What`s the scene like there, Kasie?
KASIE HUNT, MSNBC POLITICAL CORRESPONDENT: Hey, Chris. A relatively small crowd for a Bernie Sanders rally, although looking like we height get to a thousands or two strong here tonight. His rallies have actually been more sparsely attended over the course of the last 24 hours or so. We`ve seen three of those.
But, of course, Sanders expecting to win here in Wisconsin. He`s pushing on a hand to Laramie, Wyoming, tomorrow night, trying to show that he is going to stay in this to win it. So, I think there is a little bit of expectations game playing at this point. I think it`s going to be a question of assuming Sanders is able to pull out a win here. Just how wide that margin is, Chris.
HAYES: All right. Kasie Hunt, thank you.
Meanwhile, in the Republican primary, Donald Trump himself is acknowledging the high stakes of tomorrow`s vote here in Wisconsin where the 42 delegates up for grabs could ultimately be the difference between getting to the magic number of 1,237 delegates to lock up the nomination or going to a contested convention in Cleveland this July.
(BEGIN VIDEO CLIP)
TRUMP: If we do well here, folks, it`s over. If we don`t --
(CHEERS AND APPLAUSE)
If we don`t win here, it`s not over. Wouldn`t you like to take the credit in Wisconsin for ending it?
Your vote is going to be important tomorrow because the world is watching, Wisconsin. The world is watching. They`re seeing if this momentum from this incredible movement is going to be slowed down.
(END VIDEO CLIP)
HAYES: Right now at that Trump event, Melania Trump, Trump`s wife is speaking. A rare campaign appearance when he`s struggling with women voters. Let`s take a listen.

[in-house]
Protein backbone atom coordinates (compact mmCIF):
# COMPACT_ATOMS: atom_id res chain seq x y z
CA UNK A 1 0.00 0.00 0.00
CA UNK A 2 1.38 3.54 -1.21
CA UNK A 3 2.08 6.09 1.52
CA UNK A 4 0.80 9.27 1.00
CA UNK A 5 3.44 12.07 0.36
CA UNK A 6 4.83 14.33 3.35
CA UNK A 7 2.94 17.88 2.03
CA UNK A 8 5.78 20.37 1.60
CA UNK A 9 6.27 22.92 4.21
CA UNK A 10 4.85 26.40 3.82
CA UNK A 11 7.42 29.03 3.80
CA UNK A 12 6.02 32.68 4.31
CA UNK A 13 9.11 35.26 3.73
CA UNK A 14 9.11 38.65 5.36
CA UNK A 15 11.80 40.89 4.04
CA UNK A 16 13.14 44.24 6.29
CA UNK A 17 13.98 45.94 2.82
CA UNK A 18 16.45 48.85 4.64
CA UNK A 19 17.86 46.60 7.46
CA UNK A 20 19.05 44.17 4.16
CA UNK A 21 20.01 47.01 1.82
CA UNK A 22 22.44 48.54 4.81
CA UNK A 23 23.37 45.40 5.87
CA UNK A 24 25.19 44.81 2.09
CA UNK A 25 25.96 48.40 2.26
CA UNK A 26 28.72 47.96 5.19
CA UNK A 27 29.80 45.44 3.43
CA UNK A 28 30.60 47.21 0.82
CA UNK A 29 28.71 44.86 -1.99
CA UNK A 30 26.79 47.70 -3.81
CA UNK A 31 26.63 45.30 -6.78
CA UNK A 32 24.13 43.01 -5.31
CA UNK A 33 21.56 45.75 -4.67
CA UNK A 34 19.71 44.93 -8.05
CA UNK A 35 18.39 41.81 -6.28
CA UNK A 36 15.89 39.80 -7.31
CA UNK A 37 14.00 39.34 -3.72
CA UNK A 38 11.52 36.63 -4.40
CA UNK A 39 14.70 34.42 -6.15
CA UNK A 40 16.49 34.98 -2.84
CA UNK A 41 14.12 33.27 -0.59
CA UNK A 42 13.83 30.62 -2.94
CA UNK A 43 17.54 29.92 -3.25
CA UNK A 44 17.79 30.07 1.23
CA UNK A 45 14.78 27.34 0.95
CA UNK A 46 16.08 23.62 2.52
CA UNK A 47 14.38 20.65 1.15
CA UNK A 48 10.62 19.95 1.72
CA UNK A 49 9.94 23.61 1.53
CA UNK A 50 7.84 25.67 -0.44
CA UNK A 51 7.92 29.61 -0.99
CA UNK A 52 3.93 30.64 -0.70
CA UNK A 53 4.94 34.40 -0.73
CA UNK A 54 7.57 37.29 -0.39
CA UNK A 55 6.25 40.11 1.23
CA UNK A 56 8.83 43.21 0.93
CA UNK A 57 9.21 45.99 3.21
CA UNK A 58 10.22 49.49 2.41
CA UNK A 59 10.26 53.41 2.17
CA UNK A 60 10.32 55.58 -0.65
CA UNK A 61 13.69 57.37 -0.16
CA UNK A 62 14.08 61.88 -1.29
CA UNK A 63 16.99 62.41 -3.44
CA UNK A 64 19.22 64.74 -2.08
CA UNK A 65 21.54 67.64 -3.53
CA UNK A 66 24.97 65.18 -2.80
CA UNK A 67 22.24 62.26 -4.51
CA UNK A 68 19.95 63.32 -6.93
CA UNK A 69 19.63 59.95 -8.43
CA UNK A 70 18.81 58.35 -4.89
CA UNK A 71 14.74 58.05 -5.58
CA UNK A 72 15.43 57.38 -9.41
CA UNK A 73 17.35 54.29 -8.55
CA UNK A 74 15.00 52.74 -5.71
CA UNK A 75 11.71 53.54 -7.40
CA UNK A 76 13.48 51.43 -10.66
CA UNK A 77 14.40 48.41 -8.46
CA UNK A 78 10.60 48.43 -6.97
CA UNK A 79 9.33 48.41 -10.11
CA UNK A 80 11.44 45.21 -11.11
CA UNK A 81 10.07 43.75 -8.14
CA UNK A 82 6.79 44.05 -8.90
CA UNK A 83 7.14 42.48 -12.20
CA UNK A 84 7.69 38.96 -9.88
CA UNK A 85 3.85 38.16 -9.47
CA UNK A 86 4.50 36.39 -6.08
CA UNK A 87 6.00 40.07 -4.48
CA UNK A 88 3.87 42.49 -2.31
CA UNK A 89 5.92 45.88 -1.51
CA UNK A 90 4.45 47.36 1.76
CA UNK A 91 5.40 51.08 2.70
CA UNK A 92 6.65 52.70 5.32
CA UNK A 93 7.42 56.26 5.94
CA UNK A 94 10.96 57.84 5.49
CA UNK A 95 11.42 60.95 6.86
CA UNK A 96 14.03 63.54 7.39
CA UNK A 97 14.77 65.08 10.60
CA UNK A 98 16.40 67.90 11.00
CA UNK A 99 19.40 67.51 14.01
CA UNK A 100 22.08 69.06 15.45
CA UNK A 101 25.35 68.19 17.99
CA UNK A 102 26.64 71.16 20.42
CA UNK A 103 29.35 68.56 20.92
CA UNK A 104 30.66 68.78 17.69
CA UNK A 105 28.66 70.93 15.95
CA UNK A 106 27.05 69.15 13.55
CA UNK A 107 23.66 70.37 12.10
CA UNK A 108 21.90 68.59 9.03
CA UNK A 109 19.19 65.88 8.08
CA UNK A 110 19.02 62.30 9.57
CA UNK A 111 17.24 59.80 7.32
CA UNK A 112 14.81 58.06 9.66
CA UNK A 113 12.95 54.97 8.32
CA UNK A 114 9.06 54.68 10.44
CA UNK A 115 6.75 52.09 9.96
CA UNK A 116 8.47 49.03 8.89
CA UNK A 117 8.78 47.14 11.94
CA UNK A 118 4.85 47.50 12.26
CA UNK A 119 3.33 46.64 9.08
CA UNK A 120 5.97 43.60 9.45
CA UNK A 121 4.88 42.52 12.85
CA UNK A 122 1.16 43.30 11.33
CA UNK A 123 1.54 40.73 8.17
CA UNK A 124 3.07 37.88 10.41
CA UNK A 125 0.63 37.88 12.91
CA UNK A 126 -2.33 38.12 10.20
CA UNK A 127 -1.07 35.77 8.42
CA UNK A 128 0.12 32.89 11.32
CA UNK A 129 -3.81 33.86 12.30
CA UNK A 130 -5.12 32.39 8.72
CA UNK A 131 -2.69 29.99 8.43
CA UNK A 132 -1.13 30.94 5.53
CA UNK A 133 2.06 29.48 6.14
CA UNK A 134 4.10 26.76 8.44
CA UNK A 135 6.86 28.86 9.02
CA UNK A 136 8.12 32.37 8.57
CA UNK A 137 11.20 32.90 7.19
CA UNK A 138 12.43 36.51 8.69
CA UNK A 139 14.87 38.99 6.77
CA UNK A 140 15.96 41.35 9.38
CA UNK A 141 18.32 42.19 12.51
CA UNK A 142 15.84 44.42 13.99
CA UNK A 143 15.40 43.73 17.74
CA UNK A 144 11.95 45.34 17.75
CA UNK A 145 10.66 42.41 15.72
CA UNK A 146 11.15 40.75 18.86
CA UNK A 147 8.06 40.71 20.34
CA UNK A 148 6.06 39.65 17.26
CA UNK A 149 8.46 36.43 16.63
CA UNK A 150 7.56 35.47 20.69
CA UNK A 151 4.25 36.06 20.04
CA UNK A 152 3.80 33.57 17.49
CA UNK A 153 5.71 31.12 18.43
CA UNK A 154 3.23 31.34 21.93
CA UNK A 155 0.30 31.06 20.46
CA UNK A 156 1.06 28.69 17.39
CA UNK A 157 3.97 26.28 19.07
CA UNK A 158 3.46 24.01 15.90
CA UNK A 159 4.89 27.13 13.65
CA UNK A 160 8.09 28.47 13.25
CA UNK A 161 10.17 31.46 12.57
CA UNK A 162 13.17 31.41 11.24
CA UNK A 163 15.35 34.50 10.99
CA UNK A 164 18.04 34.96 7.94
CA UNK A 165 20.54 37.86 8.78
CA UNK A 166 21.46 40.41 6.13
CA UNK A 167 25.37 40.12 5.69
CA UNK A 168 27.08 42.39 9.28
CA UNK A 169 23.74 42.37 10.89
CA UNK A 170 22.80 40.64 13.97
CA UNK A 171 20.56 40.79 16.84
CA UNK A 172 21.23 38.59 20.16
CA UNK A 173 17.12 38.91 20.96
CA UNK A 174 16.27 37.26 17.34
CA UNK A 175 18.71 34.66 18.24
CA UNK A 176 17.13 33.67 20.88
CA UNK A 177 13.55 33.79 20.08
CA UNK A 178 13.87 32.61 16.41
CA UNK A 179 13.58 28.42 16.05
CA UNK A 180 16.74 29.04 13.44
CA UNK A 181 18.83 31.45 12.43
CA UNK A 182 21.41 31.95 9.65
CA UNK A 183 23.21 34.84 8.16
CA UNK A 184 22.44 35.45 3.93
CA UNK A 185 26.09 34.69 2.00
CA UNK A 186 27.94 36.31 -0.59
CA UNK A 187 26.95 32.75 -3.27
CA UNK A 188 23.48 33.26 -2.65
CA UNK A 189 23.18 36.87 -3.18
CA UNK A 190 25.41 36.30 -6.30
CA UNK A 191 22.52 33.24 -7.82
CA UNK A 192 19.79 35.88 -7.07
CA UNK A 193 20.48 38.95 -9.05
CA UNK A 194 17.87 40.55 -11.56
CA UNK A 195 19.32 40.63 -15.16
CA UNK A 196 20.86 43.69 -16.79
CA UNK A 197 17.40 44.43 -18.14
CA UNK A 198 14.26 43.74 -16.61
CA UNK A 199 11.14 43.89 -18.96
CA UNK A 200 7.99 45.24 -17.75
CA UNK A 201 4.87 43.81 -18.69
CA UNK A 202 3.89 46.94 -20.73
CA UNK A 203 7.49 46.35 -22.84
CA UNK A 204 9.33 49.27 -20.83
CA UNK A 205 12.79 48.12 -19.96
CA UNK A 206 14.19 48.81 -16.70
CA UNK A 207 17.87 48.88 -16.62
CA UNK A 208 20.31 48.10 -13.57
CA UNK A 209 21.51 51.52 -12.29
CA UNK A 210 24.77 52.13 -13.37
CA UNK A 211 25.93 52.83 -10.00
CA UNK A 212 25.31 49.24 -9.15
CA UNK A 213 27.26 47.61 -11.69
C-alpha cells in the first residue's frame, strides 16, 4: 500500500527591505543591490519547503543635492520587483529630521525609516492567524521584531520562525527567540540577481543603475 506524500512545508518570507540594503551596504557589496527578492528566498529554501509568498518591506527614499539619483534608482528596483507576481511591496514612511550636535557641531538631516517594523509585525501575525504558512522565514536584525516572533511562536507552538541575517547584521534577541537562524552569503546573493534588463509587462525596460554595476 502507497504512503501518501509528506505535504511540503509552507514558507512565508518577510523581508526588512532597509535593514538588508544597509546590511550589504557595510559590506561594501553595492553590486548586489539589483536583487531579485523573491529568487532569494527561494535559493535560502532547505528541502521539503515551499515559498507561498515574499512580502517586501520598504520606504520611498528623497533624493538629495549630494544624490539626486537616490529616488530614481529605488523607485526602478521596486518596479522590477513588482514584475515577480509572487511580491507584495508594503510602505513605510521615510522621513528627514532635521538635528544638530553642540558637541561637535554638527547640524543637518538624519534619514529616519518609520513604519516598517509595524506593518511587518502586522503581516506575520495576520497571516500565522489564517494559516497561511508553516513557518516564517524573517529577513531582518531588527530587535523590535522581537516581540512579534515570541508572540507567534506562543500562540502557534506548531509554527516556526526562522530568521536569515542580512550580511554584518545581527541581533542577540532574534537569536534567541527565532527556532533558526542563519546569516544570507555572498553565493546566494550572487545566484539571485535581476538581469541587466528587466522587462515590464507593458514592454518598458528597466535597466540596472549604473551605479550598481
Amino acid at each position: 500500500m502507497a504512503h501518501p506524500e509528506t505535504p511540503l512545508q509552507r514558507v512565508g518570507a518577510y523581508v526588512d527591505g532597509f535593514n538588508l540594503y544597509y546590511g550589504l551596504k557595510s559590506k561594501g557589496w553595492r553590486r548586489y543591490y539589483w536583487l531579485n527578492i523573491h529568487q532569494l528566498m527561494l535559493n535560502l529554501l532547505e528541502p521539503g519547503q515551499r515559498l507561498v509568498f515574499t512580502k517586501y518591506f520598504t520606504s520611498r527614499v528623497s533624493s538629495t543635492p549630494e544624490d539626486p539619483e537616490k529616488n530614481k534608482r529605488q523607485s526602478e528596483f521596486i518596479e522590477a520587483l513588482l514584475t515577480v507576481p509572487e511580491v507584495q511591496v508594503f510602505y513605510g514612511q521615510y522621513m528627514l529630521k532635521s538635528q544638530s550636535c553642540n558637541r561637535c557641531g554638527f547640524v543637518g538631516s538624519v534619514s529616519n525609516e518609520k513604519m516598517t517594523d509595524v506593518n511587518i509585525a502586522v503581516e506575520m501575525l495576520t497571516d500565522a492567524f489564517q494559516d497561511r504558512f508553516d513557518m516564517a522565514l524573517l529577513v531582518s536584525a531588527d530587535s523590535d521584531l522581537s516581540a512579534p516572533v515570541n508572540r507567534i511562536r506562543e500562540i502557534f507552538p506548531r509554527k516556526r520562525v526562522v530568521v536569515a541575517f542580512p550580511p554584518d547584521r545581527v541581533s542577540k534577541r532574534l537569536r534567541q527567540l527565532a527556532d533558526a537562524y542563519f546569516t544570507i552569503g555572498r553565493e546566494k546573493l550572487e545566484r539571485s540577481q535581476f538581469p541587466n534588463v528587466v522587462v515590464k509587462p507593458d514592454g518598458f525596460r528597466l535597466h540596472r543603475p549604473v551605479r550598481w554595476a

MELANIA TRUMP, DONALD TRUMP`S WIFE: A great leader.
As you may know by now, when you attack him, he will punch back ten times harder.
No matter who you are, a man or a woman, he treats everyone equal.
He`s a fighter and if you elect him to be your president, he will fight for you and for our country. He will work for you and with you.
And together, we will make America strong and great again. Thank you.
(CHEERS AND APPLAUSE)
D. TRUMP: So beautiful.
She said do you mind, I wrote something. Do you mind if I say it? I said not at all. I said should I read it. She said I don`t want you to read it.
UNIDENTIFIED MALE: Get them out of here.
D. TRUMP: Thank you very much. I want to thank Melania for that. That was very special place.
You know, Wisconsin is a really special place, and we`ve been all over today. Speeches all over. We had one before, thousands and thousands of people standing outside of an airplane hangar because the hangar was packed.
And we had another one in the morning and it`s been an amazing day, and some phenomenal results. You see what`s happening with the polls. Boom, like a rocket ship. It`s like a rocket.
I guess I just heard when I walked in, one just came out that we`re ten points up. But don`t worry about that. Don`t pretend you didn`t hear that. Go out and vote tomorrow, OK? Go out and vote tomorrow.
You know, I always tell, I used to say this to politicians that run that are friends of mine, I said, pretend you`re a little bit behind, OK? That way you work hard. You never -- you never forget. There`s somebody that was --
HAYES: All right. Melania Trump introducing Donald Trump, which is rarity on the campaign trail.
Trump referencing a poll that had him up 10 points in Wisconsin. We should note, that`s a distinct outlier. That`s an ARG poll. ARG has had a pretty rough cycle predictably. The Real Clear Politics polling average does so Cruz in the league -- at lead this point.
Joining me now, Michael Steele, former RNC chair and an MSNBC political analyst. Christian Schneider, conservative columnist of "The Milwaukee Journal Sentinel".